Implied currency volatility levels across the major pairs have dropped to lows not seen since 2007, and equity markets are astonishingly stable. Although 10% corrections have hit stocks roughly once annually over the last century, it has been more than two and a half years since the last major drop in North America.
Signs of caution are emerging however. Many bourses are beginning the week on a softer footing, weighed down by geopolitical concerns and
holiday-related illiquidity. Hope that a diplomatic solution was in the offing has begun to fade after several people were killed in the eastern Ukraine over the weekend, helping to drive safe haven currencies higher and Brent prices upward.
The dollar is up, supported by the positive production and jobless data released last week. Treasury yields are regaining territory lost, helping to lift the currency against its major counterparts. Increasingly, investors are putting funds to use within the United States, rather than pursuing opportunities in the emerging and commodity-linked economies that were in demand for most of the last decade.
Yesterday, Japan released numbers showing that the country’s trade deficit had widened sharply – to 1.45 trillion yen in March, from 802.5 billion yen the previous month. With Shinzo Abe’s quantitative easing programme diluting the currency’s value and rising energy prices taking their toll on the resource-poor nation, the yen is under broad-based pressure on foreign exchange markets, opening up the possibility of another run at the 1.05 mark.
The Canadian dollar is trading with a weaker bias, with the Bank of Canada’s dovishness continuing to counteract optimism related to a recovery in US consumer spending. Oil prices are providing some support, but the bifurcated nature of the global crude market means that this is distinctly limited. Because Canadian crude is typically shipped into the North American basin, the West Texas Intermediate benchmark has more impact on the price that exporters receive, versus the Brent benchmark that dominates European markets. Tensions in Eastern Europe have boosted Brent far more than WTI, and this is unlikely to change in the short term.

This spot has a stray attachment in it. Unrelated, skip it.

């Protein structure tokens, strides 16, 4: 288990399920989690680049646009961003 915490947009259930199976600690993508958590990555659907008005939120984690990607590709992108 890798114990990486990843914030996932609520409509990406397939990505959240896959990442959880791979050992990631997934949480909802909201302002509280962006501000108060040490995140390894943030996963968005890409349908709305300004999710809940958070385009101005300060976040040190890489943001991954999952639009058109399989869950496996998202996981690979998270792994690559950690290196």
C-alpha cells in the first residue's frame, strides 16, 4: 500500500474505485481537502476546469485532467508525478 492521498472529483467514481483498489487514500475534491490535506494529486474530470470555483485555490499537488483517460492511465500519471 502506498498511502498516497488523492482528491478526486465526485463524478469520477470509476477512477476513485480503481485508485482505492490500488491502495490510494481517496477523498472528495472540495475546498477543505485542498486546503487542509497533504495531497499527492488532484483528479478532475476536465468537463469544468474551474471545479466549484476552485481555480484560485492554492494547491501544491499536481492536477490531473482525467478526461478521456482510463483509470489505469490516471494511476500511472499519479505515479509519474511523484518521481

It’s deja vu all over again. After an all-too-brief hiatus, pundits are once again berating the People’s Bank of China for intervening in the currency markets.
Numbers released recently showed that the Chinese central bank added more than $128 billion to its currency reserves during the first three months of the year, providing the clearest indication yet that the yuan’s weakness was largely driven by active intervention rather than any sort of economic rebalancing. It’s increasingly evident that policymakers are attempting to boost the country’s competitiveness by boosting exports – and this is beginning to trigger friction with major trading partners like the United States.
In its latest report, the Treasury Department declined to label China a “currency manipulator”, but said that it “took measures, including reported heavy intervention, to significantly weaken” the exchange rate during the first quarter – setting the stage for what will inevitably become a political talking point in the months to come.
Unfortunately, we suspect that the debate will miss the point yet again.
As the government pushes the exchange rate down, it makes exports cheaper while making imports more expensive – in effect, this subsidizes businesses while taxing household consumption. In doing so, policymakers are exacerbating the country’s reliance on exports and credit-fuelled fixed investment, and inhibiting the transition toward a more sustainable mix of activities.
In the event that the weakening trend continues, the global economic rebalancing that has begun in the past two years will be put at risk, and the consequences could be profound. We will be watching closely in the coming months to see if other reforms are enacted to offset the exchange rate impact – if we’re seeing a return to the stimulus programmes enacted in 2009, the risk of a hard landing in China will increase dramatically.